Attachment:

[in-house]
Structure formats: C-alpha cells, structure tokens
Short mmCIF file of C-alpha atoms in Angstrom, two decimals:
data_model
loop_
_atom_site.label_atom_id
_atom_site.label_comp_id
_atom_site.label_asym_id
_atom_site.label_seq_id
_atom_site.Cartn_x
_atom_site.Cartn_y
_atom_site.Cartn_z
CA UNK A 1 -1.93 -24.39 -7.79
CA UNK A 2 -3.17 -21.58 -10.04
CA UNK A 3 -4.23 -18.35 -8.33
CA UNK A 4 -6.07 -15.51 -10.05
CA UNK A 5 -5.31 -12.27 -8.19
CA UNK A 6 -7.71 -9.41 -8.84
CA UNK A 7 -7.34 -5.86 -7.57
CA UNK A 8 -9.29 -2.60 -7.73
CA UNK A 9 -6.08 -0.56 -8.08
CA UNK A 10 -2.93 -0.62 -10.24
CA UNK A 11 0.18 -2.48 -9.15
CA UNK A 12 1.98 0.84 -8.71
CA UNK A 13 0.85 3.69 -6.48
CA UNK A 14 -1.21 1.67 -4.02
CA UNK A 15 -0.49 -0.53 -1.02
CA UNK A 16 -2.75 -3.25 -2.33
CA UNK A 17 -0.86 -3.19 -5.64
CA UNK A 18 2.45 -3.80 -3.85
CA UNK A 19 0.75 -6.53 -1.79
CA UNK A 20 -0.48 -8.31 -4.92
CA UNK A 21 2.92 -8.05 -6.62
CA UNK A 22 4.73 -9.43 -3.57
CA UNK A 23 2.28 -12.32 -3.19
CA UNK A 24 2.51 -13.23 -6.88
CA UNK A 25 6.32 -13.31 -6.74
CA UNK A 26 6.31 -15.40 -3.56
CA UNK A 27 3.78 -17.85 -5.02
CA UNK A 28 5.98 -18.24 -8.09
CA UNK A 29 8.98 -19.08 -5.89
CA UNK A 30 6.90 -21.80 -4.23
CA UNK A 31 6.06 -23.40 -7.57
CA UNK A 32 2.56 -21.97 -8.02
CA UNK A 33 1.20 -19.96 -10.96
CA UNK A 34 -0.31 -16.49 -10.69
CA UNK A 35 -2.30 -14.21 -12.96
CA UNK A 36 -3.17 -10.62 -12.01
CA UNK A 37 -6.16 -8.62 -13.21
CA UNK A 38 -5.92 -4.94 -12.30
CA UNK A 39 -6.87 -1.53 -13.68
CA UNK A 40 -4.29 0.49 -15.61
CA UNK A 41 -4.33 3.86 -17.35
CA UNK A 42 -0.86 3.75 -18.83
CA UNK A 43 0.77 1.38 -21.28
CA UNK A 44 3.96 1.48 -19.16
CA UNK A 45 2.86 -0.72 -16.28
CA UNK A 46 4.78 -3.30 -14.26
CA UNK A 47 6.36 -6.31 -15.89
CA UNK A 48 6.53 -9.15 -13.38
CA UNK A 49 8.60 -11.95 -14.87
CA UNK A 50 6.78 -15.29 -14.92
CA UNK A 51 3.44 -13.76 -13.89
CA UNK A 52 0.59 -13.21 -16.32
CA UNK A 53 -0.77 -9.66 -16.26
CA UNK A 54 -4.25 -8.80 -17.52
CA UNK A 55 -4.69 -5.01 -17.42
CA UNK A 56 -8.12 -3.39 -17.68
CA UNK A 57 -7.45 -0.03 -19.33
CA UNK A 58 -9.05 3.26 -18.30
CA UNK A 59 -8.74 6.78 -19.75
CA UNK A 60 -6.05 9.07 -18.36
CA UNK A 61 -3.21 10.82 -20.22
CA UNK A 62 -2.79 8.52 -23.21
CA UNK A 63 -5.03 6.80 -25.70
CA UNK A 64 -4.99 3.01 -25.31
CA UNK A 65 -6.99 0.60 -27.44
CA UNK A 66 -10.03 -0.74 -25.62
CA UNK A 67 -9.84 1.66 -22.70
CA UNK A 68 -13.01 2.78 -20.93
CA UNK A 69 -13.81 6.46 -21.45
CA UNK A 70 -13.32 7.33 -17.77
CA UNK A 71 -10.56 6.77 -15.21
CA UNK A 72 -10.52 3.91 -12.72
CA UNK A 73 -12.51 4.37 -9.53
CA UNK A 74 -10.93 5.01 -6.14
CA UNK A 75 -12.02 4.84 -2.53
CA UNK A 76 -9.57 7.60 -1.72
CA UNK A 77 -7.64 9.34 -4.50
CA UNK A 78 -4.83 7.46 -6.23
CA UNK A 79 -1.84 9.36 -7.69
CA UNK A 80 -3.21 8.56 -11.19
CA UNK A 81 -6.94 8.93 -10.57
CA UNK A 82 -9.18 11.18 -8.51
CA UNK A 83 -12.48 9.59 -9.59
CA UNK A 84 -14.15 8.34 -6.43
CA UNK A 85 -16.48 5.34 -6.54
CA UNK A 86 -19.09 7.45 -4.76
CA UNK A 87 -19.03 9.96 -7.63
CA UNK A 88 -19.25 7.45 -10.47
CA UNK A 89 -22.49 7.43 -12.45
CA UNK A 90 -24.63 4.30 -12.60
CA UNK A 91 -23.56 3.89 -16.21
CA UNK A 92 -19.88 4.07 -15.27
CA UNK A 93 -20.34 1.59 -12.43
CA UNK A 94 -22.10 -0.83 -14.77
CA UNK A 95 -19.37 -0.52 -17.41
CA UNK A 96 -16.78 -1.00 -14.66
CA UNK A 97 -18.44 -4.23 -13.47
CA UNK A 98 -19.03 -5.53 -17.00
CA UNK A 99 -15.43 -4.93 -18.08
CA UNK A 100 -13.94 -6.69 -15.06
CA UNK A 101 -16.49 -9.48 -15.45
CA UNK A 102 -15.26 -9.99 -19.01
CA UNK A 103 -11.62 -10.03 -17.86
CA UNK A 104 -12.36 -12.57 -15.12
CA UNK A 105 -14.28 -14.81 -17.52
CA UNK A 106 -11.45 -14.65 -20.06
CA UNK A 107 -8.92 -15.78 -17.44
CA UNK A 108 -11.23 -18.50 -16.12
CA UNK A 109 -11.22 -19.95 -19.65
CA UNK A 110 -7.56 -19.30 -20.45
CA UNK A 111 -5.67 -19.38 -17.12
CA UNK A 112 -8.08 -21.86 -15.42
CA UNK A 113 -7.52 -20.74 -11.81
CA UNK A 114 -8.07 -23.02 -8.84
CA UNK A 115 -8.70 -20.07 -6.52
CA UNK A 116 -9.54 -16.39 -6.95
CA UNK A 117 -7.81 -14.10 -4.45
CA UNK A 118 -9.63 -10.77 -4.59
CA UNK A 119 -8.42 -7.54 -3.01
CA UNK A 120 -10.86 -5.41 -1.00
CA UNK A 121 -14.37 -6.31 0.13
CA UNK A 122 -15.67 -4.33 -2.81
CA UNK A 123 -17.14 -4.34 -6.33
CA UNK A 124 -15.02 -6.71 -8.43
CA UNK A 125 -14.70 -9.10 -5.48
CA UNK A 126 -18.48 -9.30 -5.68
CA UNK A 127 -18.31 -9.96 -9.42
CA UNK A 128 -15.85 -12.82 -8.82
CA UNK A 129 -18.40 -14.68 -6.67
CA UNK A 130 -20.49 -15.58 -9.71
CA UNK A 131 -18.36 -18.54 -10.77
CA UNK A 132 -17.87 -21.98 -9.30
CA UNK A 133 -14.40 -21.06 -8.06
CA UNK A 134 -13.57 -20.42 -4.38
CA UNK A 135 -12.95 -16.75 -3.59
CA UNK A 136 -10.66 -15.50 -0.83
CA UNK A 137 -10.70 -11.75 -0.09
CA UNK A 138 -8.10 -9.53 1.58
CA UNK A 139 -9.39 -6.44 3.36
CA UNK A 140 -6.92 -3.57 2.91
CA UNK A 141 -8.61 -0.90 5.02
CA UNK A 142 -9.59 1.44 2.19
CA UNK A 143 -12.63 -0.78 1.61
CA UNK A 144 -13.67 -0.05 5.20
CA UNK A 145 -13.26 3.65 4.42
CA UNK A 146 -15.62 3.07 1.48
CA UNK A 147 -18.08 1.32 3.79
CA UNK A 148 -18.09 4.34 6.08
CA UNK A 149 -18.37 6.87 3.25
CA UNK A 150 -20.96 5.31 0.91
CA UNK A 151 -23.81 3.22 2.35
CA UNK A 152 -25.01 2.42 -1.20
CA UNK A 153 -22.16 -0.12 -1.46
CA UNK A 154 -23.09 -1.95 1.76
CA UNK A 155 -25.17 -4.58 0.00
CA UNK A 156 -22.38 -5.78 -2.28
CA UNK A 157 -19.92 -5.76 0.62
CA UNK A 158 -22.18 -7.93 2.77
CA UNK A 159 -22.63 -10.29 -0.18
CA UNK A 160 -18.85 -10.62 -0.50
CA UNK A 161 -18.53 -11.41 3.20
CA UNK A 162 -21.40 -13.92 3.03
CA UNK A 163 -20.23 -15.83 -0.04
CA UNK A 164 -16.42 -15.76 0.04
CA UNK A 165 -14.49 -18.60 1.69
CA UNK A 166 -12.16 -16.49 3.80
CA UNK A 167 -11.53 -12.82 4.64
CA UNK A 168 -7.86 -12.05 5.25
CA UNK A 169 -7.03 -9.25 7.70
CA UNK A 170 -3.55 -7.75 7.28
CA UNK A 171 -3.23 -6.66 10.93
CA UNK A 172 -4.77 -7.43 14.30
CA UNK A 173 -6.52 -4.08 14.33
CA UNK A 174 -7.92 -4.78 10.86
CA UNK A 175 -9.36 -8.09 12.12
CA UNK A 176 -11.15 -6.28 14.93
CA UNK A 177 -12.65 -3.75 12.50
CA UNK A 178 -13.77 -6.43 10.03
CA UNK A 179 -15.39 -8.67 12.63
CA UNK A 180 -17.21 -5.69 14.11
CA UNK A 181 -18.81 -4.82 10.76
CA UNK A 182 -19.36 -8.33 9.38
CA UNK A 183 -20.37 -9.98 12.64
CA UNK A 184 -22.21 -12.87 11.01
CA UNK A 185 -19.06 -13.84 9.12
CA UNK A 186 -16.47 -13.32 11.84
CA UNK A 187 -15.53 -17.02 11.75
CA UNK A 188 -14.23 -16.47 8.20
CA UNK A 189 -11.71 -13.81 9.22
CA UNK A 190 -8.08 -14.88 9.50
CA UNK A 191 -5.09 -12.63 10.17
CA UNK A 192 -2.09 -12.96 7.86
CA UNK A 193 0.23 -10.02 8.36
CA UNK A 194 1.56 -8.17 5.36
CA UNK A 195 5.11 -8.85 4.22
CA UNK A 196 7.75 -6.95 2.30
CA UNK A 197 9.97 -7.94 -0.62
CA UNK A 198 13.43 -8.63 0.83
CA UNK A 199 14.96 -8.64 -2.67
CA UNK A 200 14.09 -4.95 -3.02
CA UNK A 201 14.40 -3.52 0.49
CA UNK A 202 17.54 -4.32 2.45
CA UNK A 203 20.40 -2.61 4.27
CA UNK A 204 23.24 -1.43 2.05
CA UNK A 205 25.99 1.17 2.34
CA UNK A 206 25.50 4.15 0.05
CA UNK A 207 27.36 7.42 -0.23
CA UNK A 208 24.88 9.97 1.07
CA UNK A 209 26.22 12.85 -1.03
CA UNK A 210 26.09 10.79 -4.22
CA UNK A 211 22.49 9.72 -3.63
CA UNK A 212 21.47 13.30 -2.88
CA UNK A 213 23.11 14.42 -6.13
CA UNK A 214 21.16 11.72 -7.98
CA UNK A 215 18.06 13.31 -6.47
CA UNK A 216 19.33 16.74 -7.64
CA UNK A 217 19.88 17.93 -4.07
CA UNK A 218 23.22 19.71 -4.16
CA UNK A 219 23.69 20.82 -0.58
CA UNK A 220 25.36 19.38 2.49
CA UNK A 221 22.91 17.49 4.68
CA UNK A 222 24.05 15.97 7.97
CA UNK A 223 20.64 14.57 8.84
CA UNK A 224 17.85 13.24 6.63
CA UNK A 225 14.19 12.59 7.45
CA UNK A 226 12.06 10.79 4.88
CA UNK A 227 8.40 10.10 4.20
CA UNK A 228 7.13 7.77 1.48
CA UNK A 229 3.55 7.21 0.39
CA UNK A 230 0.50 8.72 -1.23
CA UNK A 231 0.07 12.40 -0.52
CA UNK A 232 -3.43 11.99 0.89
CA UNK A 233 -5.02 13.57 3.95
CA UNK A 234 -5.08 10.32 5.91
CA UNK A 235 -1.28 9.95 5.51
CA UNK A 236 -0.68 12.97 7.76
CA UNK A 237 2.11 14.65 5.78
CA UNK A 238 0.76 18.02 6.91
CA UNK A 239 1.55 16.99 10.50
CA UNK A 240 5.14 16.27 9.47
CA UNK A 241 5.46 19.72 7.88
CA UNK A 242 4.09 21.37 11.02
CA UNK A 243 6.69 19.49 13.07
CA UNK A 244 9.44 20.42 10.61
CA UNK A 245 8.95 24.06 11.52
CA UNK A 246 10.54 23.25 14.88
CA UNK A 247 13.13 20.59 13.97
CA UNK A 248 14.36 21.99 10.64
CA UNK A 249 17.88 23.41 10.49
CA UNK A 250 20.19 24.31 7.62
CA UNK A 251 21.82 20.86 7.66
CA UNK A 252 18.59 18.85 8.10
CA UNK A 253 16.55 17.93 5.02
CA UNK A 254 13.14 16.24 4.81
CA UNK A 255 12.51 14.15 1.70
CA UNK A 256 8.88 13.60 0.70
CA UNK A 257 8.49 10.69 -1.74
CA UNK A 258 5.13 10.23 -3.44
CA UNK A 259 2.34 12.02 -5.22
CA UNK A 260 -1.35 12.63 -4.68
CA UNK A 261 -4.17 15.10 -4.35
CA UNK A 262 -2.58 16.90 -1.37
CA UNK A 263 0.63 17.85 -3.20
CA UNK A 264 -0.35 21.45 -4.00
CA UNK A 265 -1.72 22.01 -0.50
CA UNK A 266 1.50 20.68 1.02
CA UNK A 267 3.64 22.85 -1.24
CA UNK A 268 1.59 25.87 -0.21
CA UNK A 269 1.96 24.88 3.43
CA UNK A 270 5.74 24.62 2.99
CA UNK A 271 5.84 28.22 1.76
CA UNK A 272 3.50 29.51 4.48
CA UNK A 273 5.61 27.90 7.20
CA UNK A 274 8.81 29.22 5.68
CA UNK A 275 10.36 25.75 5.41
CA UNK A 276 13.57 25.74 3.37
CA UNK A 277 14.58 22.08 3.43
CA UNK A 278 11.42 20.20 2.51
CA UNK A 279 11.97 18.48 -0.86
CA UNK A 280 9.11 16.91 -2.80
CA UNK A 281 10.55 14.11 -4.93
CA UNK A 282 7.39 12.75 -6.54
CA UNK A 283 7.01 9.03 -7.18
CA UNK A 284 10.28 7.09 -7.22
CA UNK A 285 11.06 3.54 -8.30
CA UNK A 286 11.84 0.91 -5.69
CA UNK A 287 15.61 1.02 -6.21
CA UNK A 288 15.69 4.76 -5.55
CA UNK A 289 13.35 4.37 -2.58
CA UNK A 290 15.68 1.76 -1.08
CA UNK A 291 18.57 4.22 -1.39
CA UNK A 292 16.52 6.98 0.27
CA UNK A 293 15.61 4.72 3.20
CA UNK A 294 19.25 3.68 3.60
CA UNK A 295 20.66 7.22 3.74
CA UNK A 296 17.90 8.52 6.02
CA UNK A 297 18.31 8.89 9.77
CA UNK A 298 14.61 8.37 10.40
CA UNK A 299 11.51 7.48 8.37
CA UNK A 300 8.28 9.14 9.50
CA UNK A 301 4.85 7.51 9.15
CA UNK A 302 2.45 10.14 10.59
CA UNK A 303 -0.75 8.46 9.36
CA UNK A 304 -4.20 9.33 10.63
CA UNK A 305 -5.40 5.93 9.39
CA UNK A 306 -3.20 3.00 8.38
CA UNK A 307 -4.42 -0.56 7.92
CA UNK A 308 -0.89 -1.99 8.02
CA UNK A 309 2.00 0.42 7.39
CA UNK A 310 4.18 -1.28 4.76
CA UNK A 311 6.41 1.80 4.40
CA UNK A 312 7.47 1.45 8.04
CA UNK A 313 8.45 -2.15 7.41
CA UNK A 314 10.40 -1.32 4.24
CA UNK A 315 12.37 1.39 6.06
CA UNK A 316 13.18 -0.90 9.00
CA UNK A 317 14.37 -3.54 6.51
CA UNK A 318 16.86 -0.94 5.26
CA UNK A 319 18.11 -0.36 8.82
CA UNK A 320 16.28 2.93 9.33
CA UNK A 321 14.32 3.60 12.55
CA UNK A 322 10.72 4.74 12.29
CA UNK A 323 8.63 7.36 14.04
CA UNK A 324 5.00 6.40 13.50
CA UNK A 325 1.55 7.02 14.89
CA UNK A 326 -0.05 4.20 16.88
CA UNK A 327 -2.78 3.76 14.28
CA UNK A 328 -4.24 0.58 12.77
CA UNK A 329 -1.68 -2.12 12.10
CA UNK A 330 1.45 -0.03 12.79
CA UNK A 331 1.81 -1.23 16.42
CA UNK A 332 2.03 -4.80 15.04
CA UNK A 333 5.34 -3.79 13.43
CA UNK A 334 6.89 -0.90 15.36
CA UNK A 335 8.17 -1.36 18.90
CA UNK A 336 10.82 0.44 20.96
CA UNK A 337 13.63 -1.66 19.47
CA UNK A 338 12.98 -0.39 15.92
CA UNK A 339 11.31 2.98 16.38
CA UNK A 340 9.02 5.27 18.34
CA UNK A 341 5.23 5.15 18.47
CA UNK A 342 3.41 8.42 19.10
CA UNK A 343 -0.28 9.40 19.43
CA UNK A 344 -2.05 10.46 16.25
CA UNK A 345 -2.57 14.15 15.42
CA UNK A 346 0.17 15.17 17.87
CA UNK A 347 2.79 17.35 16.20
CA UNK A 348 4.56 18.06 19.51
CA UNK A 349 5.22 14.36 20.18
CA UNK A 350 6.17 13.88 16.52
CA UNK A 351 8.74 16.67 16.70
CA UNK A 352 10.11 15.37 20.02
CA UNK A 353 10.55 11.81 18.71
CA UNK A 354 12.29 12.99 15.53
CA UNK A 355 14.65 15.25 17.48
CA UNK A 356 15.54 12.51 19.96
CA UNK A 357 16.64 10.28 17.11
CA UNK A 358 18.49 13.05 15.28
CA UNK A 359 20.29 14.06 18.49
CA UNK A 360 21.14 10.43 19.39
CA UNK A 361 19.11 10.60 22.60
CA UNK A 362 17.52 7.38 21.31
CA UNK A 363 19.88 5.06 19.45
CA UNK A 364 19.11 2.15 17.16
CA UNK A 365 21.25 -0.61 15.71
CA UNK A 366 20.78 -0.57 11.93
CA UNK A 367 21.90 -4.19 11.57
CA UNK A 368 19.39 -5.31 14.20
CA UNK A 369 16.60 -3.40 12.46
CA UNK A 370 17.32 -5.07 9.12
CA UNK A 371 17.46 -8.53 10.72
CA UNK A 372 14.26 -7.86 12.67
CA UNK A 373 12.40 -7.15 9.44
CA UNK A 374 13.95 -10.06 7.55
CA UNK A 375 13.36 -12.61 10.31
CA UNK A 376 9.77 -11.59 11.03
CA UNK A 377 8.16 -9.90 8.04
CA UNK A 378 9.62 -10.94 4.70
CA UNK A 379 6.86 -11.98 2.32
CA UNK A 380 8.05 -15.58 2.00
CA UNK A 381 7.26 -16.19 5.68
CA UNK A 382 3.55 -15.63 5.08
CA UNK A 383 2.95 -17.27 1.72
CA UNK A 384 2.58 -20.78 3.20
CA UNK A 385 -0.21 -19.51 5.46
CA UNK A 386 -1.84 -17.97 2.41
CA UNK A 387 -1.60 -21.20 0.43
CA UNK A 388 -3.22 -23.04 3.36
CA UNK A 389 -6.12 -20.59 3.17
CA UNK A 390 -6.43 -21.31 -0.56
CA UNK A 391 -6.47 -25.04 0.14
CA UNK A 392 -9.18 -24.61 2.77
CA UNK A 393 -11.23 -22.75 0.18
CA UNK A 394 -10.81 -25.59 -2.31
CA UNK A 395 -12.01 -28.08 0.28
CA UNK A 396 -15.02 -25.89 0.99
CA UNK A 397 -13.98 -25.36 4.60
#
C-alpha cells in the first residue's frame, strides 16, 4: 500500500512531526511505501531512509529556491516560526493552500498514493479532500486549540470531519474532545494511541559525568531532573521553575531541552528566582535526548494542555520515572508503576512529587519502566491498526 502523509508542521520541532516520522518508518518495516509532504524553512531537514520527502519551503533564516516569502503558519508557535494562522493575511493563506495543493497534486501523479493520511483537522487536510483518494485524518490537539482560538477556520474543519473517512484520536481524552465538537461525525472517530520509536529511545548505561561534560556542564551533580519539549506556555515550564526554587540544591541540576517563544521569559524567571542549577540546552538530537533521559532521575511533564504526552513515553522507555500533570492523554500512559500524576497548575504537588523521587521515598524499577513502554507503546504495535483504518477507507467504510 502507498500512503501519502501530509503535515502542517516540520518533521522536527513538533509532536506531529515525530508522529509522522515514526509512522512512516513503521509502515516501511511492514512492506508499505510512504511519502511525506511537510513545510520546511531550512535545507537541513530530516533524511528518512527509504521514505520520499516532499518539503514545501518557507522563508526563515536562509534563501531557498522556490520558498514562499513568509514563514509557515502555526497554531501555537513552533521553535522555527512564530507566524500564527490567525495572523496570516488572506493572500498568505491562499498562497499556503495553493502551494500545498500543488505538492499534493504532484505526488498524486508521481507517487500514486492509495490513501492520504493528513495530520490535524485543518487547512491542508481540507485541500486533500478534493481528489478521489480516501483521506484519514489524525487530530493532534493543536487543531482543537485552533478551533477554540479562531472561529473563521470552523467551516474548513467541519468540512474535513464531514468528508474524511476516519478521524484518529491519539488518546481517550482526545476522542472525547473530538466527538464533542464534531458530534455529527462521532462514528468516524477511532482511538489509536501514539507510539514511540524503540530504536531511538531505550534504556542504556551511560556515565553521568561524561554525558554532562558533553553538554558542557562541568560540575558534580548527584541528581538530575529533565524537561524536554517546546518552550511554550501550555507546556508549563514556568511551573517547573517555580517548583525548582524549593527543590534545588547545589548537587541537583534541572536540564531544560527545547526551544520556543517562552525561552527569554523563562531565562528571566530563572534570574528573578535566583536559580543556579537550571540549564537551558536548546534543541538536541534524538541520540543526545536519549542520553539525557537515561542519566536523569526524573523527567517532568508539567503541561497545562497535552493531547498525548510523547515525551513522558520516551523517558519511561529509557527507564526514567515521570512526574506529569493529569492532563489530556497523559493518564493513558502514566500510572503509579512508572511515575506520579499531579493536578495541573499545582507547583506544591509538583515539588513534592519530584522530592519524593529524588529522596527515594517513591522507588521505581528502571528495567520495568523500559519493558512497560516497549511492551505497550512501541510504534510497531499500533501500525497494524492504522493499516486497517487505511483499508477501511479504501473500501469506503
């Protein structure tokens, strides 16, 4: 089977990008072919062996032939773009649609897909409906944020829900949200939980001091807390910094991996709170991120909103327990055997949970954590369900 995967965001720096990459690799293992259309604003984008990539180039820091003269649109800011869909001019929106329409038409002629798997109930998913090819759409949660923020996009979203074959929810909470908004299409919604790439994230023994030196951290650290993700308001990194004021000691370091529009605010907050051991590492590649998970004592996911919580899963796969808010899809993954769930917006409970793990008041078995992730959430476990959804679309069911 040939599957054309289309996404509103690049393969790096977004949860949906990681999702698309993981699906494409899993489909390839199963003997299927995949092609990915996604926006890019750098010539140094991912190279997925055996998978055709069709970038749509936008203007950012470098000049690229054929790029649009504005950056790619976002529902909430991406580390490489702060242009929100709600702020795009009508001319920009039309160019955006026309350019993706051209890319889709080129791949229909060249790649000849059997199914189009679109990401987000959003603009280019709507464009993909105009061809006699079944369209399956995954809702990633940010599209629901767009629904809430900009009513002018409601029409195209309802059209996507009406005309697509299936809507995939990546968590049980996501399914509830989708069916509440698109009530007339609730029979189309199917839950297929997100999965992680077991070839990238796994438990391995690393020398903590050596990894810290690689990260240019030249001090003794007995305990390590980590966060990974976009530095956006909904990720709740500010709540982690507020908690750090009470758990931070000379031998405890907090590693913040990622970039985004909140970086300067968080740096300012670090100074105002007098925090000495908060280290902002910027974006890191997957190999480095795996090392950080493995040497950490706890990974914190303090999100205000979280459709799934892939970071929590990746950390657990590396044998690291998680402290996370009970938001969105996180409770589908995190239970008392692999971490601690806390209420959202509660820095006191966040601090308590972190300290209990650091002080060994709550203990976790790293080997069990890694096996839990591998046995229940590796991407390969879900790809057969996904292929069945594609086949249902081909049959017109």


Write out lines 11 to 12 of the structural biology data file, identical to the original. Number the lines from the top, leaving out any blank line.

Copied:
_atom_site.Cartn_y
_atom_site.Cartn_z